Altogether, sub-central spending is about 30% of all government spending in the OECD. And what is the figure for New Zealand? As it turns out, not even half this international average:11%. Or conversely, Wellington controls 89% of all public spending. Across the industrialised world, only Greece and Ireland have less local government spending – though one probably would not regard either of these two countries as ideal benchmarks.

Astonishingly, even supposedly super-centralised countries like France have a greater devolution of government spending than New Zealand. French local government is responsible for about 21% of France’s government spending.

So New Zealand’s local government is small by international standards. Unsurprisingly, New Zealand also lags behind for local government’s share in public investment. Across the OECD, more than 60% of public investment is driven by sub-central governments. In New Zealand, it is only 44%.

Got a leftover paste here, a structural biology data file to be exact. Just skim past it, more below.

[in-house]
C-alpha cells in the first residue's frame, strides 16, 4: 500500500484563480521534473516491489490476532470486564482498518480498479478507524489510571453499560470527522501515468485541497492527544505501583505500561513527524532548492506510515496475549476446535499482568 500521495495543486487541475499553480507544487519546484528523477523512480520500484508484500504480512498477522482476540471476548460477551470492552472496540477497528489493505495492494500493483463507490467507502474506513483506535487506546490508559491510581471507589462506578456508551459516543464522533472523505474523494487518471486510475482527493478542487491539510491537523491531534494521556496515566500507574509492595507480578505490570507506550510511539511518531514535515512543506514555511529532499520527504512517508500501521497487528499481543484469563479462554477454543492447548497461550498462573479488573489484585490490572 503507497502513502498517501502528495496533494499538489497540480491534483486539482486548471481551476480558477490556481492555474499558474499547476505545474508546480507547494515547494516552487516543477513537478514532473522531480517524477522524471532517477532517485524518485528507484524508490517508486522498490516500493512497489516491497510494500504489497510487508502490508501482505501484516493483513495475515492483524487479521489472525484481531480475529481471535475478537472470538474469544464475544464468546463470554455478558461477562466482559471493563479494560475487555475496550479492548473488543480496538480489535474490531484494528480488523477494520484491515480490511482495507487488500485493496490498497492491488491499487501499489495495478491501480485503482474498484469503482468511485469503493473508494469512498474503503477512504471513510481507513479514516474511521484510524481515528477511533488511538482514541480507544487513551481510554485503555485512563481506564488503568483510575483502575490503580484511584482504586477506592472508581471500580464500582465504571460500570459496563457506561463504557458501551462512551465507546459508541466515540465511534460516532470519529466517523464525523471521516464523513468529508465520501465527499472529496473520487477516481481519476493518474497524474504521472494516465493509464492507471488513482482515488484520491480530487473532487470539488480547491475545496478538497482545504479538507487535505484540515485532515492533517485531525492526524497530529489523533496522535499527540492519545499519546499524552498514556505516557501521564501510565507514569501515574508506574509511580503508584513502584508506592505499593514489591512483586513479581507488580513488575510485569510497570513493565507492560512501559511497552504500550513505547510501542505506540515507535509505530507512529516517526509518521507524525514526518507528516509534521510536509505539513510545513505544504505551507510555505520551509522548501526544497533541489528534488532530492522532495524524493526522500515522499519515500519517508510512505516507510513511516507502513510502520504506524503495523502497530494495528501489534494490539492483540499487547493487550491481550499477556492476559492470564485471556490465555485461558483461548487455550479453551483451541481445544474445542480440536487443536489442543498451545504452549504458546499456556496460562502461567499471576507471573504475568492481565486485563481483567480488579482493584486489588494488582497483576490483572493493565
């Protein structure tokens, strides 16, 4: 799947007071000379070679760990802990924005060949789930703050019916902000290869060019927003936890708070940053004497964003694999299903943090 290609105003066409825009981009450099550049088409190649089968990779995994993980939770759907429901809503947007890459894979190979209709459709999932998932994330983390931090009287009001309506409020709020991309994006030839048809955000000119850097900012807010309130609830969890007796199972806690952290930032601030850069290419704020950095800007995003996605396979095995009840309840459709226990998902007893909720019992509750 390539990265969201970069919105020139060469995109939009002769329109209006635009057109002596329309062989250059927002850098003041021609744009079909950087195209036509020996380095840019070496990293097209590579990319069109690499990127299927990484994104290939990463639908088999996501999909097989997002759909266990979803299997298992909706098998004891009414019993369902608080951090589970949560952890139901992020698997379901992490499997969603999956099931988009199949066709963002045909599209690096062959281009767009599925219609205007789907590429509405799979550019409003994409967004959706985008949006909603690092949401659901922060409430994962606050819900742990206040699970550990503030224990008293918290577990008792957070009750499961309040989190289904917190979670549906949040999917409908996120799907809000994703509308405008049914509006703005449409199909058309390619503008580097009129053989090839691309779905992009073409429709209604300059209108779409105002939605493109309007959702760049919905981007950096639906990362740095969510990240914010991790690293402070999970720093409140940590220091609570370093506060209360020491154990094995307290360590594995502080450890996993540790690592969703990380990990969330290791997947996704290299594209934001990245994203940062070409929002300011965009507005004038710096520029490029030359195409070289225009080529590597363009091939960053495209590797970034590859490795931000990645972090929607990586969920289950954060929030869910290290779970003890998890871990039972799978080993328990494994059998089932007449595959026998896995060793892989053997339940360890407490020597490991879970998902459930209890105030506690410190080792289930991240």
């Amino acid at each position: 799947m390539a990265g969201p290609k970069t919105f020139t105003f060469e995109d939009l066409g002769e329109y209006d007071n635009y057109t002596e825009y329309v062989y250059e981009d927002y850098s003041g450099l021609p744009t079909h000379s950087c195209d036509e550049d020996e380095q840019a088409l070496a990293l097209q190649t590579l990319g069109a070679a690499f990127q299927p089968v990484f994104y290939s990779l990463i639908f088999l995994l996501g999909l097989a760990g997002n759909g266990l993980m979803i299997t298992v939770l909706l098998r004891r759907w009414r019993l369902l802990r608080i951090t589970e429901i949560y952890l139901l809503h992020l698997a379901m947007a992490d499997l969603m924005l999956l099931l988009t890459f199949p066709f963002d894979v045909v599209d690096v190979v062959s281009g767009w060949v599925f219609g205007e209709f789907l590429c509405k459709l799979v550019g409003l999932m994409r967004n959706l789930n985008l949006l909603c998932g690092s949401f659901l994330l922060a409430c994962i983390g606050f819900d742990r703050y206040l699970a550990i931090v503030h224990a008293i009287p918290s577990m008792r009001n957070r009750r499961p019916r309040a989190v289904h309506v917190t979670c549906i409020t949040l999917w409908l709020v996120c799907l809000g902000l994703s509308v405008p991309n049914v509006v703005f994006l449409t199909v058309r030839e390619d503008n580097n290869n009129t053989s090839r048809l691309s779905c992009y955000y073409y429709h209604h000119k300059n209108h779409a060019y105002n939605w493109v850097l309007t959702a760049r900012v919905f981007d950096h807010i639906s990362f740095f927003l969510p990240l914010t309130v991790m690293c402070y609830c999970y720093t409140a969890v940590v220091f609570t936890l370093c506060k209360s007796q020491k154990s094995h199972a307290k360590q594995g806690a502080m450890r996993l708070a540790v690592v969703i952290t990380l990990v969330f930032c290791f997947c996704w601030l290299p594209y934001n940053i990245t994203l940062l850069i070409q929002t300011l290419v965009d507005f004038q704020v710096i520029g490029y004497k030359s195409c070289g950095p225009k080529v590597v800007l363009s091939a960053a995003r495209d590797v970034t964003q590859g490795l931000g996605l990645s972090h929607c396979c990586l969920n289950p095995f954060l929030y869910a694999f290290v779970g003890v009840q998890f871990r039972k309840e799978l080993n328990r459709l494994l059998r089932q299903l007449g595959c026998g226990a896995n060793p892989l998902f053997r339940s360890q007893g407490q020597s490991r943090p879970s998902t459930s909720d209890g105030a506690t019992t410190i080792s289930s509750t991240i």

Whereas in most other OECD countries local government fulfils a large variety of roles in public services, in New Zealand there are large areas of government in which local government is completely absent:

  • Across the OECD, sub-central government accounts for more than half of all government spending on education. In New Zealand, it is zero.
  • Across the OECD, sub-central government accounts for about a third of all government spending on health. In New Zealand, it is zero.
  • Across the OECD, sub-central government accounts for about a quarter of all government spending on public order and safety. In New Zealand, it is zero.